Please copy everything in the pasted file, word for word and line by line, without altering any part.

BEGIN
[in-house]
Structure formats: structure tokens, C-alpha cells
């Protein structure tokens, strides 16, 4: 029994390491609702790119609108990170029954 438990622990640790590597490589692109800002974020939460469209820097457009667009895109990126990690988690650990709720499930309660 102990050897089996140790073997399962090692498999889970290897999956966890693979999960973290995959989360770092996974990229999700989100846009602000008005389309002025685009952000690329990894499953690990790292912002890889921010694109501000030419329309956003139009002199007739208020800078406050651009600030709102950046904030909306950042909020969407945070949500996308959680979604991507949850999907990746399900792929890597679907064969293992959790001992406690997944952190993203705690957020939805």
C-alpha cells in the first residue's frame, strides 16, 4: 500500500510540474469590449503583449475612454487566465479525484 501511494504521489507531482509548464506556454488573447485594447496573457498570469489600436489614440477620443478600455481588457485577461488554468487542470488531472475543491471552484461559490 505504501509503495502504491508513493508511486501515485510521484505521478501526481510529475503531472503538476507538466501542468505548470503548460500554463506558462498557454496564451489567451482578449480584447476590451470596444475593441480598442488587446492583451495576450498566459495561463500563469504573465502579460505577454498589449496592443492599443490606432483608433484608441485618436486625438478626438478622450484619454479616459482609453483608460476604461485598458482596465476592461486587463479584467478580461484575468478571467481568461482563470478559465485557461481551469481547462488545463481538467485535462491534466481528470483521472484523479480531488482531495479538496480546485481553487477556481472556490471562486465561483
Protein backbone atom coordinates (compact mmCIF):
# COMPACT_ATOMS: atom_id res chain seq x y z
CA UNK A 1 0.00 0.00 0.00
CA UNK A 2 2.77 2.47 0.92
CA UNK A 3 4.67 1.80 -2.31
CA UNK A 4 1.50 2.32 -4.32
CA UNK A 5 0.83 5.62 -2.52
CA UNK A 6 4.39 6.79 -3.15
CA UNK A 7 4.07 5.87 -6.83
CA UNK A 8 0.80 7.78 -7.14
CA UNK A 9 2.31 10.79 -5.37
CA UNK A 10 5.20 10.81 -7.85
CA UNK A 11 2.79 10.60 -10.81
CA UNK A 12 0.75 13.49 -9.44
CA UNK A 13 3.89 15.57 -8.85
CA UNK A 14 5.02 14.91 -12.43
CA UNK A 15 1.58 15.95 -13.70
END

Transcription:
[in-house]
Structure formats: structure tokens, C-alpha cells
């Protein structure tokens, strides 16, 4: 029994390491609702790119609108990170029954 438990622990640790590597490589692109800002974020939460469209820097457009667009895109990126990690988690650990709720499930309660 102990050897089996140790073997399962090692498999889970290897999956966890693979999960973290995959989360770092996974990229999700989100846009602000008005389309002025685009952000690329990894499953690990790292912002890889921010694109501000030419329309956003139009002199007739208020800078406050651009600030709102950046904030909306950042909020969407945070949500996308959680979604991507949850999907990746399900792929890597679907064969293992959790001992406690997944952190993203705690957020939805």
C-alpha cells in the first residue's frame, strides 16, 4: 500500500510540474469590449503583449475612454487566465479525484 501511494504521489507531482509548464506556454488573447485594447496573457498570469489600436489614440477620443478600455481588457485577461488554468487542470488531472475543491471552484461559490 505504501509503495502504491508513493508511486501515485510521484505521478501526481510529475503531472503538476507538466501542468505548470503548460500554463506558462498557454496564451489567451482578449480584447476590451470596444475593441480598442488587446492583451495576450498566459495561463500563469504573465502579460505577454498589449496592443492599443490606432483608433484608441485618436486625438478626438478622450484619454479616459482609453483608460476604461485598458482596465476592461486587463479584467478580461484575468478571467481568461482563470478559465485557461481551469481547462488545463481538467485535462491534466481528470483521472484523479480531488482531495479538496480546485481553487477556481472556490471562486465561483
Protein backbone atom coordinates (compact mmCIF):
# COMPACT_ATOMS: atom_id res chain seq x y z
CA UNK A 1 0.00 0.00 0.00
CA UNK A 2 2.77 2.47 0.92
CA UNK A 3 4.67 1.80 -2.31
CA UNK A 4 1.50 2.32 -4.32
CA UNK A 5 0.83 5.62 -2.52
CA UNK A 6 4.39 6.79 -3.15
CA UNK A 7 4.07 5.87 -6.83
CA UNK A 8 0.80 7.78 -7.14
CA UNK A 9 2.31 10.79 -5.37
CA UNK A 10 5.20 10.81 -7.85
CA UNK A 11 2.79 10.60 -10.81
CA UNK A 12 0.75 13.49 -9.44
CA UNK A 13 3.89 15.57 -8.85
CA UNK A 14 5.02 14.91 -12.43
CA UNK A 15 1.58 15.95 -13.70